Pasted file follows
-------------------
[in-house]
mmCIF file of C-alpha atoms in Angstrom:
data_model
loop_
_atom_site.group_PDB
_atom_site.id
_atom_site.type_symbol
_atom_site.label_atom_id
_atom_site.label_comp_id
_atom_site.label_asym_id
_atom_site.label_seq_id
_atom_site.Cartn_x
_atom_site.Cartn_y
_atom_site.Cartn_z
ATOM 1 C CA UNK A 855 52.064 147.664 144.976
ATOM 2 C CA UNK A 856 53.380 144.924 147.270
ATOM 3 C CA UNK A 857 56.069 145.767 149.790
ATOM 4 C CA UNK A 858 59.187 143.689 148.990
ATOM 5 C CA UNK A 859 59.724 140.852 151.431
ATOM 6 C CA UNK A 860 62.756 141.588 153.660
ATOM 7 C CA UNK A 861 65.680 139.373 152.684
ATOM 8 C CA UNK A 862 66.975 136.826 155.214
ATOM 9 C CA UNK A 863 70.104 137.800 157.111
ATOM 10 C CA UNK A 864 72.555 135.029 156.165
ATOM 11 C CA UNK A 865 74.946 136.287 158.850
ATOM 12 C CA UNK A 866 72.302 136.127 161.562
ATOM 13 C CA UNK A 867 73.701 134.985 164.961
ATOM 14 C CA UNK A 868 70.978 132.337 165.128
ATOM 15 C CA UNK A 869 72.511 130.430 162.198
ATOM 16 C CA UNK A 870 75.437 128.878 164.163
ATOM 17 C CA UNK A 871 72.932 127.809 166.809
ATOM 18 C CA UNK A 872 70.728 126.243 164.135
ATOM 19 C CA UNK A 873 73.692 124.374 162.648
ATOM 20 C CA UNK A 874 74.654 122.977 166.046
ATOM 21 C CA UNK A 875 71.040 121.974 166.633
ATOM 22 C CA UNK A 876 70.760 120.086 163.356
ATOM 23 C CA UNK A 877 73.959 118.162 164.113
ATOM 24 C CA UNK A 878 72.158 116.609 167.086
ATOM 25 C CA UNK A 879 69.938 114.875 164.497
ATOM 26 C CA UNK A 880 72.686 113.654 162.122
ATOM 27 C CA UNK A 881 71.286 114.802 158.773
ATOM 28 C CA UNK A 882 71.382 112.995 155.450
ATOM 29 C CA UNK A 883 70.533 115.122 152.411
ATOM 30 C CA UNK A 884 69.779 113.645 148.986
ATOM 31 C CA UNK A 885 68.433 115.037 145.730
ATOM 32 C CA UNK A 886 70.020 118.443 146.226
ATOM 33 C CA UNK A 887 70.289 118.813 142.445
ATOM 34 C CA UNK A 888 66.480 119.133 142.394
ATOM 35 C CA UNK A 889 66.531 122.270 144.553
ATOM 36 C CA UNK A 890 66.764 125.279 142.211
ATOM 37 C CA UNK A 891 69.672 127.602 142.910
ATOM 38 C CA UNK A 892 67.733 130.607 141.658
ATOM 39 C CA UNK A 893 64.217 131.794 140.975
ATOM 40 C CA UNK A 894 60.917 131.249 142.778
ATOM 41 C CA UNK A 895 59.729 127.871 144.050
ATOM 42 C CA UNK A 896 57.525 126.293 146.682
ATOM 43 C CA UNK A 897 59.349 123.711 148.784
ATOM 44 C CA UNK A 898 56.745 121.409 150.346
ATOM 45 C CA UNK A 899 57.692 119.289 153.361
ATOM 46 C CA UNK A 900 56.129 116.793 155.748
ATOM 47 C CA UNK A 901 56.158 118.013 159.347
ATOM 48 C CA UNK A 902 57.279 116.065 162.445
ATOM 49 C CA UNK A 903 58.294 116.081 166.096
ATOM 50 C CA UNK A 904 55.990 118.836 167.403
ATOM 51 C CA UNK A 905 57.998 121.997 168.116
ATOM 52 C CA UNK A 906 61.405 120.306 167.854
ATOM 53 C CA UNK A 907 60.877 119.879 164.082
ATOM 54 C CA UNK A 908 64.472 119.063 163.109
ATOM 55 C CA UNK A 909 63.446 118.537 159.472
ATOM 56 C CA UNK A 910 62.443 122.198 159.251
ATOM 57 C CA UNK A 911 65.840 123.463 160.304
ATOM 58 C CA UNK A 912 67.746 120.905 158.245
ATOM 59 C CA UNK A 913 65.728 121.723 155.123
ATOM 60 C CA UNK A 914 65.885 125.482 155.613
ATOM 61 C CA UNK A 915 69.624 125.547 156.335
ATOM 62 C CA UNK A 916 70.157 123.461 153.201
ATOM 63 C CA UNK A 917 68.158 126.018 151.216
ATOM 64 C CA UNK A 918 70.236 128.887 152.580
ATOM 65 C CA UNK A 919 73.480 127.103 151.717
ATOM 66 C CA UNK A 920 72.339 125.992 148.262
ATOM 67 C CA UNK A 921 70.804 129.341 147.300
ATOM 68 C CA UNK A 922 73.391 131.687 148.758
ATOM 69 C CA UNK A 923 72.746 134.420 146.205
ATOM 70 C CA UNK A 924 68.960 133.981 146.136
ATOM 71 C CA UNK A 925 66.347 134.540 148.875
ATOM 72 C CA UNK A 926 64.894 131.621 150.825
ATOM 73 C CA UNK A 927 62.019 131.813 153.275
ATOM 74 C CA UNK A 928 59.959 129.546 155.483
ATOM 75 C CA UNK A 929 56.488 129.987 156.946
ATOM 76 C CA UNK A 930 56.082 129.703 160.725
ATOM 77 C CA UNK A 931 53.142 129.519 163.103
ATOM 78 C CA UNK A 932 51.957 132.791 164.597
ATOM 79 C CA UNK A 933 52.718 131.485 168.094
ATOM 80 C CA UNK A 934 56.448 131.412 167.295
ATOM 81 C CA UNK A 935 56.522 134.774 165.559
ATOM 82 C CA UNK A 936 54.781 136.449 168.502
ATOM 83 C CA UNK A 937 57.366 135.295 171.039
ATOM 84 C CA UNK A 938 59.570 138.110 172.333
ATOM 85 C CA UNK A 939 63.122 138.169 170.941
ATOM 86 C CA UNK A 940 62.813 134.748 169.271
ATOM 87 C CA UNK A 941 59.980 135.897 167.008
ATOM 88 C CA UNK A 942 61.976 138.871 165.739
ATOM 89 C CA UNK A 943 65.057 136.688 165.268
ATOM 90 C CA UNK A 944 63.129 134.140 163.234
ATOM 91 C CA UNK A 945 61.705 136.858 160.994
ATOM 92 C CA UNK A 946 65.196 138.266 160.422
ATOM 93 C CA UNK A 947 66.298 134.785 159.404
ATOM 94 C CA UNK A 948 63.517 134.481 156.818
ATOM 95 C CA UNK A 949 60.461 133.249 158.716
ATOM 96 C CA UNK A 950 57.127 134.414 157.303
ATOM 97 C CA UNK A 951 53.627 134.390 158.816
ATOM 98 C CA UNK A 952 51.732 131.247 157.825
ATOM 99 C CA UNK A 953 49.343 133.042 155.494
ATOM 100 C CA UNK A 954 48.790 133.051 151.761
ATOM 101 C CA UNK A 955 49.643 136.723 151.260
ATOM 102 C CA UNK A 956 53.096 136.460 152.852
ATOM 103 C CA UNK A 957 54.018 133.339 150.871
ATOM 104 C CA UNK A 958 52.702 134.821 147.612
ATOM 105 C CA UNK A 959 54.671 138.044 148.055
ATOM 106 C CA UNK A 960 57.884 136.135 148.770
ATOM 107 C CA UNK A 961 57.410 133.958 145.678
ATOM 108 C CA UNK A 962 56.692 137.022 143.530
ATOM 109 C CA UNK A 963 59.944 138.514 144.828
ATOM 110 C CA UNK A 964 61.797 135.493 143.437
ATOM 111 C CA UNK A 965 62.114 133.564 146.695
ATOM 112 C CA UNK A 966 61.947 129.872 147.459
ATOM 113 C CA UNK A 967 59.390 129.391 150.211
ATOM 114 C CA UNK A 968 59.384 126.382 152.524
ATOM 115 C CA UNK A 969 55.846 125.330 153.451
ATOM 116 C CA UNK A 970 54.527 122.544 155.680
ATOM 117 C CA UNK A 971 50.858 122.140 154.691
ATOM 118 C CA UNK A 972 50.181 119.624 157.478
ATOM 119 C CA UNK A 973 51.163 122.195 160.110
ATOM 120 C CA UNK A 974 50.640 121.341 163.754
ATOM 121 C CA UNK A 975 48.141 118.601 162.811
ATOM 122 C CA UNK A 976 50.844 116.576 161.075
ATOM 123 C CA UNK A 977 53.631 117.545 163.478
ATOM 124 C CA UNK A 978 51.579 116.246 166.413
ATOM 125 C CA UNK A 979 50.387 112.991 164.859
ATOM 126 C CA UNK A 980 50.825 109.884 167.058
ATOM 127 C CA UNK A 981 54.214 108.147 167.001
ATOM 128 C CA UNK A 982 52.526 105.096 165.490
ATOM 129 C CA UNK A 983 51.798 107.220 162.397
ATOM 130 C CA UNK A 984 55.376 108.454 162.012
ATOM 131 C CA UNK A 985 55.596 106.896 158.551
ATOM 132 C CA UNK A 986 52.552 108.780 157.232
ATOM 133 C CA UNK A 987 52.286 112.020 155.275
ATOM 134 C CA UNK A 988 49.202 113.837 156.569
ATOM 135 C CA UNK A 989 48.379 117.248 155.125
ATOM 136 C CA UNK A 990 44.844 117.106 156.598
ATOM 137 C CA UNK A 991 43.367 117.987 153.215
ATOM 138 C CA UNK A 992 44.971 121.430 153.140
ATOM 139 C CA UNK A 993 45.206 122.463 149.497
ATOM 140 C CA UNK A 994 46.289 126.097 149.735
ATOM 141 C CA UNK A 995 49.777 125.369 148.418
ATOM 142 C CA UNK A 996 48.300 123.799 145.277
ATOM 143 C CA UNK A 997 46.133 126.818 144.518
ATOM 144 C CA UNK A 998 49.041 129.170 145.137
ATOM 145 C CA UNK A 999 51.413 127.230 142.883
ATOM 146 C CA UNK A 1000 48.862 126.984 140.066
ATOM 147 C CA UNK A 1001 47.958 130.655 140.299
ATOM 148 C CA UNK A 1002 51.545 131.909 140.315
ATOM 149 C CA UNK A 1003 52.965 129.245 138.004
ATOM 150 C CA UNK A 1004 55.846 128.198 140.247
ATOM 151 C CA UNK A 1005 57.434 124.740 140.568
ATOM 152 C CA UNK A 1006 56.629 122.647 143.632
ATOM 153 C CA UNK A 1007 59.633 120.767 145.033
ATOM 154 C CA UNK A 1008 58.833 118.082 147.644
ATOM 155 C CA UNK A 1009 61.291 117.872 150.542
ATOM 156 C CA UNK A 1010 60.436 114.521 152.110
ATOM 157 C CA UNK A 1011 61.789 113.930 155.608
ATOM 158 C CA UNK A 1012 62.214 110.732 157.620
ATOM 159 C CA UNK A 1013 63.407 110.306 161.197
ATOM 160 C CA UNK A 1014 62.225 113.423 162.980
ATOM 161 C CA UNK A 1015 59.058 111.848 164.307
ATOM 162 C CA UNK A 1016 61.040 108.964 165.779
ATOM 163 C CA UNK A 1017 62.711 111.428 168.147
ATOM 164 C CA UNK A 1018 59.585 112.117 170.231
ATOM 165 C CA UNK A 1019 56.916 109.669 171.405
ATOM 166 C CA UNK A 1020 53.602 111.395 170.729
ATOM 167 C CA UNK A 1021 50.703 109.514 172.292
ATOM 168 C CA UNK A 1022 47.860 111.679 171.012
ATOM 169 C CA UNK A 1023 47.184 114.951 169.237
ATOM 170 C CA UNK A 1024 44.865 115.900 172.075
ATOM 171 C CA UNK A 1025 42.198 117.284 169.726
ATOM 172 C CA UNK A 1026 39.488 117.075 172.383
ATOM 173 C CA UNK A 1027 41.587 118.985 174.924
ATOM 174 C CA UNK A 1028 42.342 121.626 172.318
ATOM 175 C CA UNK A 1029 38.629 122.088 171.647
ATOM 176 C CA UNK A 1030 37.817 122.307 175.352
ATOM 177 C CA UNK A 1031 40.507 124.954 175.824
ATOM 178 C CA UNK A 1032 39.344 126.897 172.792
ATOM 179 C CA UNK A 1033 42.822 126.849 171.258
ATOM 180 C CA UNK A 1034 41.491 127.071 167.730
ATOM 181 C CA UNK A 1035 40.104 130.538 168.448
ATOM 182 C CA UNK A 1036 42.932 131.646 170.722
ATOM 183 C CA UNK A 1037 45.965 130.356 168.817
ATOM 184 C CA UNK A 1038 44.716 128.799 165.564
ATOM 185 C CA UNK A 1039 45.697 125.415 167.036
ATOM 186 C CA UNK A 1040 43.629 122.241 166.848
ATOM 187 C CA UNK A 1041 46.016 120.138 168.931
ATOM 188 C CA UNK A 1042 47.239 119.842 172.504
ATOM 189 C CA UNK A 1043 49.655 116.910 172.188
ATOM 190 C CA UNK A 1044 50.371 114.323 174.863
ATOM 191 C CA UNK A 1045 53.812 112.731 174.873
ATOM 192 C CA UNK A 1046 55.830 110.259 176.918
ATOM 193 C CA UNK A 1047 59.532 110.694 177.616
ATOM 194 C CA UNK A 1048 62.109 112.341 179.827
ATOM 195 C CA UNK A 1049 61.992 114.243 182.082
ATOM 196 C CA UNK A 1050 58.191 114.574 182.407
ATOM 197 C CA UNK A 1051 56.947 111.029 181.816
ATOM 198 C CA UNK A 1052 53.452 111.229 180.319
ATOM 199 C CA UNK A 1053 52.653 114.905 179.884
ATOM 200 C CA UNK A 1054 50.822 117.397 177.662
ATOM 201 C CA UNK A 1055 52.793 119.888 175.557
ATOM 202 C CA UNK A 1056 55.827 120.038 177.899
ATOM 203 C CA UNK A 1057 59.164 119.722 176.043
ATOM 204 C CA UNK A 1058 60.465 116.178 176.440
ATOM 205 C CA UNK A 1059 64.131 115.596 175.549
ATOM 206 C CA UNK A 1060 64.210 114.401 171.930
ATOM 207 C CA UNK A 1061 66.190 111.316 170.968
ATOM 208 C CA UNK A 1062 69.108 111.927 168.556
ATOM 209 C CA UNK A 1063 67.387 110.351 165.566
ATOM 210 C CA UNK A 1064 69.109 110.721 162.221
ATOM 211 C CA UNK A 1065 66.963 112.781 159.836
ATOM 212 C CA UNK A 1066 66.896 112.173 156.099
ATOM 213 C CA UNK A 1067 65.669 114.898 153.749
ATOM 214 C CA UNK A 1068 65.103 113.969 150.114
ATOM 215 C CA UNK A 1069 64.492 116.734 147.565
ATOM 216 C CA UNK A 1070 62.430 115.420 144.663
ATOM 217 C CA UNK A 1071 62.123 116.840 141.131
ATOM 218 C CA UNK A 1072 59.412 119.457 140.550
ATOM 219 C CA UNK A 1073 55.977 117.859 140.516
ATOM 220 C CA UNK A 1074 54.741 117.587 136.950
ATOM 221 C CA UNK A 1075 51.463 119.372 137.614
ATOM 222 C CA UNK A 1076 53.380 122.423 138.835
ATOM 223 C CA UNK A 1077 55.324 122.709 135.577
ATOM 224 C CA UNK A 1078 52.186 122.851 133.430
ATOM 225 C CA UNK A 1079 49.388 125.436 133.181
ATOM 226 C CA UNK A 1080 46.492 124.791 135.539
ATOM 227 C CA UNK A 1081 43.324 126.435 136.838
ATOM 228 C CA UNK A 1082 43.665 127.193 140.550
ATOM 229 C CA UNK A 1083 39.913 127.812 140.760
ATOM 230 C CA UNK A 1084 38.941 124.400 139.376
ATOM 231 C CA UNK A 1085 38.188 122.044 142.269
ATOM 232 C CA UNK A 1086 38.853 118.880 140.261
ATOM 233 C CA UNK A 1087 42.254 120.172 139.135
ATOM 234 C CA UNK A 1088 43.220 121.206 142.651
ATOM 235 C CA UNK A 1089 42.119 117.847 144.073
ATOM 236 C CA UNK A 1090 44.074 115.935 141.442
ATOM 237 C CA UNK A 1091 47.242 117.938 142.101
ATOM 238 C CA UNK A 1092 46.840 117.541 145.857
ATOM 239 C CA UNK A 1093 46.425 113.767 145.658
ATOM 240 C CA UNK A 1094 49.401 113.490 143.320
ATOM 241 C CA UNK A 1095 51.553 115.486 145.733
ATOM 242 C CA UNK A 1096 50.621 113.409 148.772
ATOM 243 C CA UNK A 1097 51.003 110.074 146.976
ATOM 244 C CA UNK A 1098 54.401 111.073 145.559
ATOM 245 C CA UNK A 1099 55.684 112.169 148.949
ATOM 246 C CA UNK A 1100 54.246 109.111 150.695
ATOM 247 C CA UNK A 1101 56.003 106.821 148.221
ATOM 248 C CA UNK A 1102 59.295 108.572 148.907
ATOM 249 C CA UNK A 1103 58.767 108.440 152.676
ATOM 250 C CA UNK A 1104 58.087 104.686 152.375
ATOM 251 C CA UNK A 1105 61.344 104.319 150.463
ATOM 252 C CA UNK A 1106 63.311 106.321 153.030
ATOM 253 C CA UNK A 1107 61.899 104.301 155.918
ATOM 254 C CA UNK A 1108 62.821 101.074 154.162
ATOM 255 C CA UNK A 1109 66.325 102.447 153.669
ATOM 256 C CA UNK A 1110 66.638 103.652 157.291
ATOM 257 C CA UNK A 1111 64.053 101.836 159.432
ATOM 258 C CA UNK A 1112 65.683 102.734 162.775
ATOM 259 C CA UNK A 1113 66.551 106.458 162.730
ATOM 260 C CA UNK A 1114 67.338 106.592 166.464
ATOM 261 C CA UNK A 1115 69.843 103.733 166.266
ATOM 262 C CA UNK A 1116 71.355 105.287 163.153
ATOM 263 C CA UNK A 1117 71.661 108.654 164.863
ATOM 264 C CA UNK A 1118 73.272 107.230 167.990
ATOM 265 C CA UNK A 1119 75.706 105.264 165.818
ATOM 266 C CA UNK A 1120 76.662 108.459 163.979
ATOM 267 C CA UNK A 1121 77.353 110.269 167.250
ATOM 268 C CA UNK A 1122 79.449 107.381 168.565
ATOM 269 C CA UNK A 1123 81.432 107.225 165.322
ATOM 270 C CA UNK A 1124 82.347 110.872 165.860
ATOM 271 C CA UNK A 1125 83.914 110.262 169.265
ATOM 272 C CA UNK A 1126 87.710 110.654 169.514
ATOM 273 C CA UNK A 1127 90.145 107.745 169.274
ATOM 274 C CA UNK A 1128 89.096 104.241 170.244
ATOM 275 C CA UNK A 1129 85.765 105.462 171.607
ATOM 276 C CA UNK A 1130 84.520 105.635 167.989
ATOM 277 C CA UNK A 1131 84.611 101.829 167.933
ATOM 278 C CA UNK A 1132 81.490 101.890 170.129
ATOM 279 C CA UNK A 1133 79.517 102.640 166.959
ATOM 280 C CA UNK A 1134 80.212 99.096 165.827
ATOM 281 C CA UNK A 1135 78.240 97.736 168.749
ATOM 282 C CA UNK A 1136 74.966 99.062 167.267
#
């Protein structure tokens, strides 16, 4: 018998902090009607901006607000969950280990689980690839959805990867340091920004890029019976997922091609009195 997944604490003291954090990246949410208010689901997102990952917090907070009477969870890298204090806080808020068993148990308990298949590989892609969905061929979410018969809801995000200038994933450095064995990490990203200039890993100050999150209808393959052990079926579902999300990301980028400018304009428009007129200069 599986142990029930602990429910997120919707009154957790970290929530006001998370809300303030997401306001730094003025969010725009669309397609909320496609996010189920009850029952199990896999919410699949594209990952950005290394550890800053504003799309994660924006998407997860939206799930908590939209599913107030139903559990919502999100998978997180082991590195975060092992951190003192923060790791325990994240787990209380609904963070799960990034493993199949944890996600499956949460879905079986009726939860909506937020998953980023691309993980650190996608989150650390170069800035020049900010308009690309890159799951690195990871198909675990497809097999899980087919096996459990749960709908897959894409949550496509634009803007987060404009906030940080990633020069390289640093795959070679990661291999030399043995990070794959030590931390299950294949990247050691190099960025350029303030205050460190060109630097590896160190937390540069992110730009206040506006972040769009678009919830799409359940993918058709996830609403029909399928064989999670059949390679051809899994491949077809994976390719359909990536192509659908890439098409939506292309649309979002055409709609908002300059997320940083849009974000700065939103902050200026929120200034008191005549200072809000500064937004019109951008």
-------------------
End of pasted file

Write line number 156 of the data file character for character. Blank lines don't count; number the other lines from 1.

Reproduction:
ATOM 142 C CA UNK A 996 48.300 123.799 145.277